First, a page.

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The top items on my Wish List for this Christmas were Woody Allen's Match Point and Albert Brooks's Looking for Comedy in the Muslim World, for both of which I now must wait till the new year. In the meantime, a partial Got List....

King Kong. Fresh from The Lord of the Rings, Peter Jackson could presumably have done anything he wanted. What he apparently wanted was to do a remake. Check that, a second remake. A 21st-century Kong. A CGI Kong. A kung-fu Kong. (Three T. rexes at a time, one hand tied up with a savory maiden.) And not least, a three-hour Kong, even though it takes over an hour to get to him, and though he must share screen time after that with an entire ecosystem of slimy, slithery critters. Jackson, remaking almost slavishly the 1933 version rather than the rerouted 1976 version, returns the action to the original period, plays up and jokes up, with help from the turtle-faced Jack Black, the film-within-the-film element (Fay Wray is unavailable because "she's shooting a picture with RKO"), and imbues the beauty-and-beast theme with the sort of modish, operatic amplification that says so much about our Age of Indulgence, squeezing every last drop of emotion from the death of the ape, all the way down to the emotion (among the most sensitive individuals) of mirth. The Kong films show a sharp decline, this one a farther step down from the last than the last was down from the first. Three hours are not automatically "better" than one and three-quarters or two and one-quarter. Even the supposed progress in special effects -- from stop-motion models to computer animation -- is largely illusory. The former falsity of stiffness and creakiness has simply been replaced by the falsity of fluidness and facileness. Exhibit A: the stampede of brontosauruses, an enlarged replication of the running of the bulls at Pamplona, wherein these nimble, fleet-footed behemoths scarcely seem to occupy the same space as the humans, even when stepping on them. Exhibit B: the attack of the giant bats on Kong, flittering like shadows and creating a timely diversion that affords the boring romantic couple (Naomi Watts, Adrien Brody) a means of escape by hang-gliding from a bat's feet, easy as catching a ride on the trolley. In whatever measure such effects might be "better" than the old, it's too short a measure to make up for the falloff in imagination.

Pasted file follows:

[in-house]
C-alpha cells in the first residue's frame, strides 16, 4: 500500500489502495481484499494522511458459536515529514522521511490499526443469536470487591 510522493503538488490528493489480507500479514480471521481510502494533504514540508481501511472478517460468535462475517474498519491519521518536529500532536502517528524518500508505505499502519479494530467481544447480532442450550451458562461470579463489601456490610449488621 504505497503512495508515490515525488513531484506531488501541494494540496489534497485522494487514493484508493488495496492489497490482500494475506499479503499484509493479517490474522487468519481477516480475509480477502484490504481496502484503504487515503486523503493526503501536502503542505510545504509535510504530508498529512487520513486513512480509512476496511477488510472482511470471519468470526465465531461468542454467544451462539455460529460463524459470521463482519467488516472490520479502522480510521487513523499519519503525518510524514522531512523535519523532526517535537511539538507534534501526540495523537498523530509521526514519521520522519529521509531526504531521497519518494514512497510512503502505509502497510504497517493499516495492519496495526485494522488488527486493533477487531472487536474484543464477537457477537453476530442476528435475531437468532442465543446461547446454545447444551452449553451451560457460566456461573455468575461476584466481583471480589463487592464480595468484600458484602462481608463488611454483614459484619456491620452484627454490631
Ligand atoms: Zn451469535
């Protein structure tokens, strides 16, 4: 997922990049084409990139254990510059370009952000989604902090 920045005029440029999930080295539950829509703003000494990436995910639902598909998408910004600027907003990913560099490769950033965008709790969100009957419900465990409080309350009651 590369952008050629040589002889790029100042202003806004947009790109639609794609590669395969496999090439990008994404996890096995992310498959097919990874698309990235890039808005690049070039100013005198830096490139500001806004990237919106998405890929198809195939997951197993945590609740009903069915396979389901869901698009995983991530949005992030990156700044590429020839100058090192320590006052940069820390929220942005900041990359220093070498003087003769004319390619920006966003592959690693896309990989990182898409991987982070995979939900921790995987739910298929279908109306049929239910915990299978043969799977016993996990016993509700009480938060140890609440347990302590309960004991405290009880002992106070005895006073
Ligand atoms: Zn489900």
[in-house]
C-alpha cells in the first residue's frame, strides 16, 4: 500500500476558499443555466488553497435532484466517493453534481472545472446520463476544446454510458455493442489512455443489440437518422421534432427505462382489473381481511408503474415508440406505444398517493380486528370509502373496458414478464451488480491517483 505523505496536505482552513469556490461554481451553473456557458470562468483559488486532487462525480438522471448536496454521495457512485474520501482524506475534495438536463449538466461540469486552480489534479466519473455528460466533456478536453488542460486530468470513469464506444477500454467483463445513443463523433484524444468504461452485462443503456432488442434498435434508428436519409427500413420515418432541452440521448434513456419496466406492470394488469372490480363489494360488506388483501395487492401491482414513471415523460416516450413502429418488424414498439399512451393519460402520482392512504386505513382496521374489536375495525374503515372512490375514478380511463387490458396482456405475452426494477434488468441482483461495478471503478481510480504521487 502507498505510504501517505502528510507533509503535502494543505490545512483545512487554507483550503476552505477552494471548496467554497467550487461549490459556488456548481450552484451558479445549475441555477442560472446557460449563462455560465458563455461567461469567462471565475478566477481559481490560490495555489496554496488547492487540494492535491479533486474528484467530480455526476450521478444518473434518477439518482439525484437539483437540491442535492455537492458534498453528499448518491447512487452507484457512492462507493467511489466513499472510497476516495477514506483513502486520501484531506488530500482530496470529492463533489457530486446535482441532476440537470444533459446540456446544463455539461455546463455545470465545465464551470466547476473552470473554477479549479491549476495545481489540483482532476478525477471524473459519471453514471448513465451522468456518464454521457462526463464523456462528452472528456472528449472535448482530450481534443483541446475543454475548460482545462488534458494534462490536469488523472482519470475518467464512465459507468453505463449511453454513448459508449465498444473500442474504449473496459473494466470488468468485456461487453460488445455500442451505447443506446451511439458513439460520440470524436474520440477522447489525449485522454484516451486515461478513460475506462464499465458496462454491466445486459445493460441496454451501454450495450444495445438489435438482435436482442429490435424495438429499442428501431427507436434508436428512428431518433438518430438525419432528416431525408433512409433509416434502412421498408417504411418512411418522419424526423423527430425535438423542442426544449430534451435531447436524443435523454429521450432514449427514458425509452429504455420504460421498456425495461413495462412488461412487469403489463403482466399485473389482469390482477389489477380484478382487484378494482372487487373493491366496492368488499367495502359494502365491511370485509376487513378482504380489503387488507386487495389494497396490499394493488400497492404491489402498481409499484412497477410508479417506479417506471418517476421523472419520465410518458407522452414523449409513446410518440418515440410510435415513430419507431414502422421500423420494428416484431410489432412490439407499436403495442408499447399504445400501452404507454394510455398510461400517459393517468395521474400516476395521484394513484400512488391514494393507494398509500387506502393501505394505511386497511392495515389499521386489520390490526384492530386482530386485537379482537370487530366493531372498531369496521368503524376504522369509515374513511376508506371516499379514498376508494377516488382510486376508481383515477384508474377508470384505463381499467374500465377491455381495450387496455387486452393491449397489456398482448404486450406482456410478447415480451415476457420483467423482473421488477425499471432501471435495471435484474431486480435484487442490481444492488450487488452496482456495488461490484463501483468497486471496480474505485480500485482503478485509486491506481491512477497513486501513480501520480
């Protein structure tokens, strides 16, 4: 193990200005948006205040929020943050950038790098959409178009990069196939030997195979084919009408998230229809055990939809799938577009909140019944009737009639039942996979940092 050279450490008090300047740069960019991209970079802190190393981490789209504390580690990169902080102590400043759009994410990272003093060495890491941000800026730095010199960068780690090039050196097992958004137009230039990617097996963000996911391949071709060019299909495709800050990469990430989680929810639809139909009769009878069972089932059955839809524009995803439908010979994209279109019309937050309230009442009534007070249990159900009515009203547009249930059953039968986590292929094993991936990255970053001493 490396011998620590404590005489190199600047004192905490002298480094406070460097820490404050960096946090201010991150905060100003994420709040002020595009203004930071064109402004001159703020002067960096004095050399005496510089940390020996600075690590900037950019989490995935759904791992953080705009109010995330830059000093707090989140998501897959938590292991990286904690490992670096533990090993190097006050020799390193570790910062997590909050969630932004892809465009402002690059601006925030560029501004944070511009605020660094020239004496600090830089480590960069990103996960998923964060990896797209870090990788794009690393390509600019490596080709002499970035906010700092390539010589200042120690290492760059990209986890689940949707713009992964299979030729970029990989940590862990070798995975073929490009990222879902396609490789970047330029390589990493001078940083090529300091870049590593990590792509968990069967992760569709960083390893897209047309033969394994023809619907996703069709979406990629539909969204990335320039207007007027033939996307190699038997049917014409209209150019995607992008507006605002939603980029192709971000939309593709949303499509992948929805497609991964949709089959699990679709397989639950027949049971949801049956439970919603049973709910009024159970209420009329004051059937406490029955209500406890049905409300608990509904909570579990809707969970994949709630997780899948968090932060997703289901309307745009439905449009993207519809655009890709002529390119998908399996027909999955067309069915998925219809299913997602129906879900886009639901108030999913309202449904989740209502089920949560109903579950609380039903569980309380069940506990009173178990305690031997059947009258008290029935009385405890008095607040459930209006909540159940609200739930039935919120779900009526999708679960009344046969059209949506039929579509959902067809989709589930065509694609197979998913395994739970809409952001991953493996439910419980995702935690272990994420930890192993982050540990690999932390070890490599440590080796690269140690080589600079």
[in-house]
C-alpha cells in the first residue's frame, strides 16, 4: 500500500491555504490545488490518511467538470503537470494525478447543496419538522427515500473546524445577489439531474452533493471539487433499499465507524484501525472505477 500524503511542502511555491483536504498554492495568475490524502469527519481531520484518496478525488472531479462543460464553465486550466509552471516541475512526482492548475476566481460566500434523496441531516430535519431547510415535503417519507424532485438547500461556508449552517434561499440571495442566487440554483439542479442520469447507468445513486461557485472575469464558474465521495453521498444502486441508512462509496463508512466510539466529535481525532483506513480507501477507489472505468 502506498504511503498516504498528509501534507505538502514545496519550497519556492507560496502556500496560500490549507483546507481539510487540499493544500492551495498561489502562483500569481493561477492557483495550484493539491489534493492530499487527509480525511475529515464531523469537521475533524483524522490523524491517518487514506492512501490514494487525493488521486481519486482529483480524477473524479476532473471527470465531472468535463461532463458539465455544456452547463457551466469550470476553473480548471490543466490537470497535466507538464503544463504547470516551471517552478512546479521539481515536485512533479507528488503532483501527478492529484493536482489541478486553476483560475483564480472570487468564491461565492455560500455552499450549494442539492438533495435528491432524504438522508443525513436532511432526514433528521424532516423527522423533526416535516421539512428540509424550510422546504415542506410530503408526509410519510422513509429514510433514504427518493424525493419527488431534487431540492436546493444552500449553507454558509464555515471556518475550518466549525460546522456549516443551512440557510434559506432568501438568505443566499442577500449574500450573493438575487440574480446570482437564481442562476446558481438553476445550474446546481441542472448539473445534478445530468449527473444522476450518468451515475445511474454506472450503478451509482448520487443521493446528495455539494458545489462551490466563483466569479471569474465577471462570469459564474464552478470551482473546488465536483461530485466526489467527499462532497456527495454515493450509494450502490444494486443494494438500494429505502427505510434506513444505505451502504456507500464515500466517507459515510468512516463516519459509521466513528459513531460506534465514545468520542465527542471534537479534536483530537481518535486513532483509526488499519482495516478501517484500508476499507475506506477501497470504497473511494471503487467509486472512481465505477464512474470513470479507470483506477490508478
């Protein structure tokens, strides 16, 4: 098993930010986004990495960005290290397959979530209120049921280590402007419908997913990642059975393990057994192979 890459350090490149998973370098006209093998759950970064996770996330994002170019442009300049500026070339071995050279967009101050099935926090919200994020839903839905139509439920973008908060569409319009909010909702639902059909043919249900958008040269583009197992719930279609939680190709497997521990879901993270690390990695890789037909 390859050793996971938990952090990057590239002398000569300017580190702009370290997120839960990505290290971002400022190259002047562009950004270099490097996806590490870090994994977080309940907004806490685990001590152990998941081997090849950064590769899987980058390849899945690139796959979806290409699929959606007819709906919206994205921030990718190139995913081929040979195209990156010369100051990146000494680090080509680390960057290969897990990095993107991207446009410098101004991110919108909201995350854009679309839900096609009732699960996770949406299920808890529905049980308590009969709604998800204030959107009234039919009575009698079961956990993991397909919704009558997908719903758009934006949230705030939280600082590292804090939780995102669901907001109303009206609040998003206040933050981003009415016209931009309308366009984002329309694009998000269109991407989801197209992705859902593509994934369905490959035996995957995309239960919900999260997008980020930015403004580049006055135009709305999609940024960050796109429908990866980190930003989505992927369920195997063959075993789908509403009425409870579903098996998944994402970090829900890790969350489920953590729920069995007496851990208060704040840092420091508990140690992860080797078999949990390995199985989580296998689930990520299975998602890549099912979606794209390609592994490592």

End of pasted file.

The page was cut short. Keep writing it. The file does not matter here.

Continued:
Memoirs of a Geisha. Nipponese bodice-ripper, from the best-seller by Arthur Golden, though it plays as if it could just as well have been by Danielle Steel, a Cinderella story of the rise and fall and rise and fall and rise of a blue-eyed geisha in pre-war and postwar Japan. "A story like mine," she starts out, meaning more than she means, "should never be told." Nor should it be illustrated with the frenzy, flamboyance, and insufficient illumination accorded it by the razzle-dazzle director of Chicago, Rob Marshall. (Earlier in the gestation, it was going to be Steven Spielberg.) Gong Li is still Gong Li, and still beautiful, but in the lead role Zhang Ziyi is now Ziyi Zhang: the boom in Asian imports has brought no consistency in appellation, only confusion. (The catty rivalry on screen between the older actress and the younger, and eventually the all-out catfight, gains an added dimension when you recall that the one was bumped by the other in the films and affections of Zhang Yimou, or Yimou Zhang.) Using Chinese actresses is of course defensible in a movie aimed at the American masses, just as their speaking in English is defensible. Their speaking in unintelligible English rather defeats the purpose.